This may come as a shock to most of you, but I am often not up to date on your whippersnapper, hipster lingo. I am thankful for the Google because I can go on the interwebs and look up stuff you guys talk about, appearing as if I was in the know all the time. Recently, I saw a word that intrigued me, another one of those acronyms that are so popular today. I’ve shared it with several friends, most of whom do not seem to have heard of it.
The word is DARVO.
Jennifer J. Freyd, PhD, a professor from the University of Oregon, wrote a paper entitled, “What is DARVO?” which gives a succinct definition of the term, which seems to be used most in the realm of relationships between abusers and their victims. Here is the definition she gave.
DARVO refers to a reaction perpetrators of wrong doing, particularly sexual offenders, may display in response to being held accountable for their behavior. DARVO stands for “Deny, Attack, and Reverse Victim and Offender.” The perpetrator or offender may Deny the behavior, Attack the individual doing the confronting, and Reverse the roles of Victim and Offender such that the perpetrator assumes the victim role and turns the true victim — or the whistle blower — into an alleged offender. This occurs, for instance, when an actually guilty perpetrator assumes the role of “falsely accused” and attacks the accuser’s credibility and blames the accuser of being the perpetrator of a false accusation.
Institutional DARVO occurs when the DARVO is committed by an institution (or with institutional complicity) as when police charge rape victims with lying.
So, DARVO stands for “Deny, Attack, and Reverse Victim and Offender.” DARVO is basically a three-step process.
The DARVO Process
1. The person who commits offenses against others denies that he (or she) has done anything wrong. He loudly maintains his innocence and marshals information to support him. His friends come to his defense and cheer him on – there is no way this man could be guilty of any such thing. His character is beyond reproach.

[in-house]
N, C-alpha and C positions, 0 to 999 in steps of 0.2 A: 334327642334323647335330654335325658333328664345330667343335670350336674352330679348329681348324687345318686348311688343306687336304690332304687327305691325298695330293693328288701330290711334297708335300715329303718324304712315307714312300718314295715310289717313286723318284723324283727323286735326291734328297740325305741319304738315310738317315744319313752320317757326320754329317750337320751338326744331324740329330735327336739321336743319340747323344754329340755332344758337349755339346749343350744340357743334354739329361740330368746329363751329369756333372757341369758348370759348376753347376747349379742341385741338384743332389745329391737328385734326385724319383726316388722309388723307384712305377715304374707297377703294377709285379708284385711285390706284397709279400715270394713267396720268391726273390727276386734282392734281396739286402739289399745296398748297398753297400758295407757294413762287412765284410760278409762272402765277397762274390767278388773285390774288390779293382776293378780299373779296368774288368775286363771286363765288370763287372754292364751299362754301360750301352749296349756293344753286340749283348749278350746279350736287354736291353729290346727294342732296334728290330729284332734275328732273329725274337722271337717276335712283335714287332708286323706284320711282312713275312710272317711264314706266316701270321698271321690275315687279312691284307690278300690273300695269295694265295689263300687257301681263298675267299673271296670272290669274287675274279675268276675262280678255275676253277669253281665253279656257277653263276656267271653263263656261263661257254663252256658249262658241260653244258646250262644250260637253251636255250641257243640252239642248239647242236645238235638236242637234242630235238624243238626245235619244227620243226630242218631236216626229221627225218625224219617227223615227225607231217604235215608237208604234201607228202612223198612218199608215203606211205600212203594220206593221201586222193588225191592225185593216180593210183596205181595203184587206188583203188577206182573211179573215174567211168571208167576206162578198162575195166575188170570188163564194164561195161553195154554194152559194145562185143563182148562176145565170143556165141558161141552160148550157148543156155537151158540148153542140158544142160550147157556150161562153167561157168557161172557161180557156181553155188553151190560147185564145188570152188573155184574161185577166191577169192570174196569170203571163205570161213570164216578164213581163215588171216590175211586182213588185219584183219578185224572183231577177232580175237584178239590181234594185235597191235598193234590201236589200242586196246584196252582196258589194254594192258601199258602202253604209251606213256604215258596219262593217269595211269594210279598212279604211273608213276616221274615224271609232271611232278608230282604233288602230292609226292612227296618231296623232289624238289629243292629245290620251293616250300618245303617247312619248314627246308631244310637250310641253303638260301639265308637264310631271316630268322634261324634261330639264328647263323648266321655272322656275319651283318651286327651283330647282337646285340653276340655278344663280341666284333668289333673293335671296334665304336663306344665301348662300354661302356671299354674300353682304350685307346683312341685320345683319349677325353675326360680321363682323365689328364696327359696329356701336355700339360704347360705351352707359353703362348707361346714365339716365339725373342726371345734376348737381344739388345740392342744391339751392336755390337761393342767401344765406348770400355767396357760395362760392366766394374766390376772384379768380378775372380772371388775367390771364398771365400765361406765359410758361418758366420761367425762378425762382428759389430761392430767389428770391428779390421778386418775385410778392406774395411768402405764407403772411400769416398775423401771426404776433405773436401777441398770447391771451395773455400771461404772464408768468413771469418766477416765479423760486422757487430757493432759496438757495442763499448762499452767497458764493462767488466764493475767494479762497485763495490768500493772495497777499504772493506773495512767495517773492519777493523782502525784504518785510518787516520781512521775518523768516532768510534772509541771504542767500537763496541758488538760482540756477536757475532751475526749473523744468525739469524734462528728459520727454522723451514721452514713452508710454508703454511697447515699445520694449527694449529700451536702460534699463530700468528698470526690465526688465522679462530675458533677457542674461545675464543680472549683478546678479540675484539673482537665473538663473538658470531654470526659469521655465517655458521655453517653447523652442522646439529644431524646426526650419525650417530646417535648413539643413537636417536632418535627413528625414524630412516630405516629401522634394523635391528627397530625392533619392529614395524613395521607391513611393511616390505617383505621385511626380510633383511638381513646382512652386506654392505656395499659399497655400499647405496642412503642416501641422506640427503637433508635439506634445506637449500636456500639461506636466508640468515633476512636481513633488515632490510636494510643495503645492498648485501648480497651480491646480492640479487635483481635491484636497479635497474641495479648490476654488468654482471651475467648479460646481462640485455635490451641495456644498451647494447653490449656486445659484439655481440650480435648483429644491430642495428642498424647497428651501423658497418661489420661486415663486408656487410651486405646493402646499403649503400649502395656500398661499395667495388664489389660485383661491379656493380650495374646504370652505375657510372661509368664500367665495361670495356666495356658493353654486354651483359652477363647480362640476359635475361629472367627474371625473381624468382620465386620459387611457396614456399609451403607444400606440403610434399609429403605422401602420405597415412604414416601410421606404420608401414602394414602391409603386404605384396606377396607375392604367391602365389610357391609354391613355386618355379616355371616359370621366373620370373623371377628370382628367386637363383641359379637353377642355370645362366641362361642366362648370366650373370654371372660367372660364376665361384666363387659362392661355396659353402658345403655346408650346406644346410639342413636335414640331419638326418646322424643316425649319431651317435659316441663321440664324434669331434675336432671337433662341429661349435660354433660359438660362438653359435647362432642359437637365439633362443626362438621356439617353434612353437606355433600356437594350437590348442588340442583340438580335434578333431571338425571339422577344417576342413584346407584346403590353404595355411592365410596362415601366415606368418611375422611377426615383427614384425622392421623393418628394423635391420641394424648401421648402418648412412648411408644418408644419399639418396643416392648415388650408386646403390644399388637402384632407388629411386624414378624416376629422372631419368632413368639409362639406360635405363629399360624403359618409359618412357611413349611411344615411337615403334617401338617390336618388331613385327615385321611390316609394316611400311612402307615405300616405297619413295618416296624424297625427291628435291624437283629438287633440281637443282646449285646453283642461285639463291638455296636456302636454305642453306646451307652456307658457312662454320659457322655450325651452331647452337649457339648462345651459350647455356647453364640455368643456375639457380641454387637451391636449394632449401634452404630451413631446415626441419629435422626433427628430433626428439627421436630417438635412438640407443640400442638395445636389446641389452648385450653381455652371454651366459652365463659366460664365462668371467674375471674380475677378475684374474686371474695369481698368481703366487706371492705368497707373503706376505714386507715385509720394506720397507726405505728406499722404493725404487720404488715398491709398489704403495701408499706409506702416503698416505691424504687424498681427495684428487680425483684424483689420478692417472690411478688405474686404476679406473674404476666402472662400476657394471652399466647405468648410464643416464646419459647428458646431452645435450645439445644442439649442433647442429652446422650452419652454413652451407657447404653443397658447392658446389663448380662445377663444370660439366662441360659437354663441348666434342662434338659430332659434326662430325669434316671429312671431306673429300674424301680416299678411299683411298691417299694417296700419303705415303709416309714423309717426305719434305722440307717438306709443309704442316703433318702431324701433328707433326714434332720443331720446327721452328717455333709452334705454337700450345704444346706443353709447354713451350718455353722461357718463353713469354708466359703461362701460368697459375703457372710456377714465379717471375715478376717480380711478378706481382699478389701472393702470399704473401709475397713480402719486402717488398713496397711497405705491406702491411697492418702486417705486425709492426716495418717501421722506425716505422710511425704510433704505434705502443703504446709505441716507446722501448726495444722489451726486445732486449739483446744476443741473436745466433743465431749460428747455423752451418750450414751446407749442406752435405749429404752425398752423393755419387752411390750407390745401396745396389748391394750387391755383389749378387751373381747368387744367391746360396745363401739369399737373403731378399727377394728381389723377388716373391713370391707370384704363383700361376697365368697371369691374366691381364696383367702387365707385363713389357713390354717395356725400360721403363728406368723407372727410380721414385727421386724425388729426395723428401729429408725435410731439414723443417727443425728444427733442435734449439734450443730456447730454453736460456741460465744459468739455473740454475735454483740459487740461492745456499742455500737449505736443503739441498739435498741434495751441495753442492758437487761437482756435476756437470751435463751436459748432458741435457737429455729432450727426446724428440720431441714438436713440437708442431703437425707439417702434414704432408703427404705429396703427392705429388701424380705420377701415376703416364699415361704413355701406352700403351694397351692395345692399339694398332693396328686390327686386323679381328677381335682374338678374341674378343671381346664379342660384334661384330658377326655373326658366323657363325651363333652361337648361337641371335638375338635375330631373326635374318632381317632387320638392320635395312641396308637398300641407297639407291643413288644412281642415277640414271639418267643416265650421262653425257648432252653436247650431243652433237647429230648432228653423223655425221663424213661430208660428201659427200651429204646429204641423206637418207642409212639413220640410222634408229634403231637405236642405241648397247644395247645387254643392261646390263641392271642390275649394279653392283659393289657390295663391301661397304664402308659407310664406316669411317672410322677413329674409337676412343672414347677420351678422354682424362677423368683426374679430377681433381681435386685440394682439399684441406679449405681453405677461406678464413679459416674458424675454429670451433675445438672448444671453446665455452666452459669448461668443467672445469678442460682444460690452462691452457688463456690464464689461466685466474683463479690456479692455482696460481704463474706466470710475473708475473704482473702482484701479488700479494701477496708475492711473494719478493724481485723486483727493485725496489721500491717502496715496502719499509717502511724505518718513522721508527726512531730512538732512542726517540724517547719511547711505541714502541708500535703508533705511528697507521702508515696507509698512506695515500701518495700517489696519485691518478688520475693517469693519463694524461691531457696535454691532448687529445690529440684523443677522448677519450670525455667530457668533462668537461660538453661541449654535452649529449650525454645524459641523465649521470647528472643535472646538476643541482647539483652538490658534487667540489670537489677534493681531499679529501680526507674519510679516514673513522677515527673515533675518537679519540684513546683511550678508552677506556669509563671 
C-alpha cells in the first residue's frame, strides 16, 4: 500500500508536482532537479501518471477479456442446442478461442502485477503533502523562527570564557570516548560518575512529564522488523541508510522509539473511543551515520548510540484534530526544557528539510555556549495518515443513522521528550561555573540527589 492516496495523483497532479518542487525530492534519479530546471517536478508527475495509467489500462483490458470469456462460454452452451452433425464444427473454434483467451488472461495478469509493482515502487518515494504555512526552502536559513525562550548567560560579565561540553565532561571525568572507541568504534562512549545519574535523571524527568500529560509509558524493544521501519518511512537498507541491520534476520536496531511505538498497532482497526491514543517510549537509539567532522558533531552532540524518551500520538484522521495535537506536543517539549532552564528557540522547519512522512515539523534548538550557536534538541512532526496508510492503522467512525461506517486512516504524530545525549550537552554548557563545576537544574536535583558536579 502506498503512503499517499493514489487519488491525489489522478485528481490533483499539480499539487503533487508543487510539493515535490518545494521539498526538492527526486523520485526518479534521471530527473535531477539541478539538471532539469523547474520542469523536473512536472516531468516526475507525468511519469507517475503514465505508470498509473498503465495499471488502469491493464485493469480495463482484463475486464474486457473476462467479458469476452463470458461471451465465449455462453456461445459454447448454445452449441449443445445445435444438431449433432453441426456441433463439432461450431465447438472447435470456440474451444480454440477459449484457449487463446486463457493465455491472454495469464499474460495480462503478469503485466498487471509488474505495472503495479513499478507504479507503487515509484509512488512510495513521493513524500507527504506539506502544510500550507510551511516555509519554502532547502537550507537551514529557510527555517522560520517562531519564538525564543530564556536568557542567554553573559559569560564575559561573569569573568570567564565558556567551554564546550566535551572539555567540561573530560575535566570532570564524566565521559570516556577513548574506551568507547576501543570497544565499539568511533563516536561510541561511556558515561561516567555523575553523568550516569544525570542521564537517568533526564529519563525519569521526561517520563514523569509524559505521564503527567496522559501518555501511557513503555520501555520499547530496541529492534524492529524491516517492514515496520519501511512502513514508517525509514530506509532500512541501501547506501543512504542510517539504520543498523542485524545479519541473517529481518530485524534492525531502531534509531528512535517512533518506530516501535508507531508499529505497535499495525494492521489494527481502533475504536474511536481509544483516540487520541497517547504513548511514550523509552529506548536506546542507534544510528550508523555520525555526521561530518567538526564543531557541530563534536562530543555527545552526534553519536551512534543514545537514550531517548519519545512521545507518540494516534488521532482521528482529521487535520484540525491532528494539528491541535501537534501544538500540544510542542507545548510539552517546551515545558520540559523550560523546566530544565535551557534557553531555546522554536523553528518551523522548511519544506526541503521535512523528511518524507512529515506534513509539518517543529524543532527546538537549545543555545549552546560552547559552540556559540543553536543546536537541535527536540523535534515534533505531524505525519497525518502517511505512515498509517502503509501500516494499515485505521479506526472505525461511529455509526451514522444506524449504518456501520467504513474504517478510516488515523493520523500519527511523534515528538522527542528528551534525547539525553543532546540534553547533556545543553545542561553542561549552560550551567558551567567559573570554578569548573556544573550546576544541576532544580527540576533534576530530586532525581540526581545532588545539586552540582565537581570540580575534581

2. The person goes on the attack against those who have made any accusations against him. We have seen this for years in the case of abusers. How often have we seen an accuser vilified, degraded and demeaned, until at some point the story that person told is verified and the accused has to admit to the truth of the situation. It is a common tactic to refuse to listen to criticism, but instead to attack the motives, the character, the salvation, and the honesty of those who have lodged the critique.
3. This is, perhaps, the key – reverse victim and offender. The person who has committed the offense “plays the victim.” The examples of this are so numerous it is hard to pick one or two. “I am trying to do God’s work, but these bloggers just attack me.” “I have been falsely accused.” It is true that some people are falsely accused, but it is also true that every abuser, every manipulator, every person guilty of unethical behavior claims to be the victim of false accusation when he is confronted with his misdeeds.
What OUGHT we to do?
The Christian response is much more difficult than the DARVO response.
- We listen to criticism, even if we think it is unfair. We do not crumble before it, nor do we let it drive us, and there comes a point at which we give offenders and divisive people the Titus 3:10 treatment, but we must constantly be suspicious of our own motives and actions, recognizing that the flesh is not just active in others, but ourselves.
- We constantly seek, through God’s word, through prayer, to be sensitive to the rebuke of the Spirit.
- We seek to walk in the Fruit of the Spirit, to be people of love and joy and peace and patience, not pride and vengeance.
A family member told me one time, after venturing into Baptist Twitter for a while, that she saw one real problem in our denomination. It wasn’t liberalism or CRT or Intersectionality or even racism. The problem she observed was an overwhelming arrogance on the part of people that caused us to assume we are right, to bully others who disagree and to refuse to listen to opposing positions. I think she had a point.
Certainly, the difference between the DARVO response and the Christian response is pride. We see the DARVO response all too often in Christian leaders, in Baptist leaders in our denomination. We need to do better. You and I need to do better.
Let’s cancel DARVO.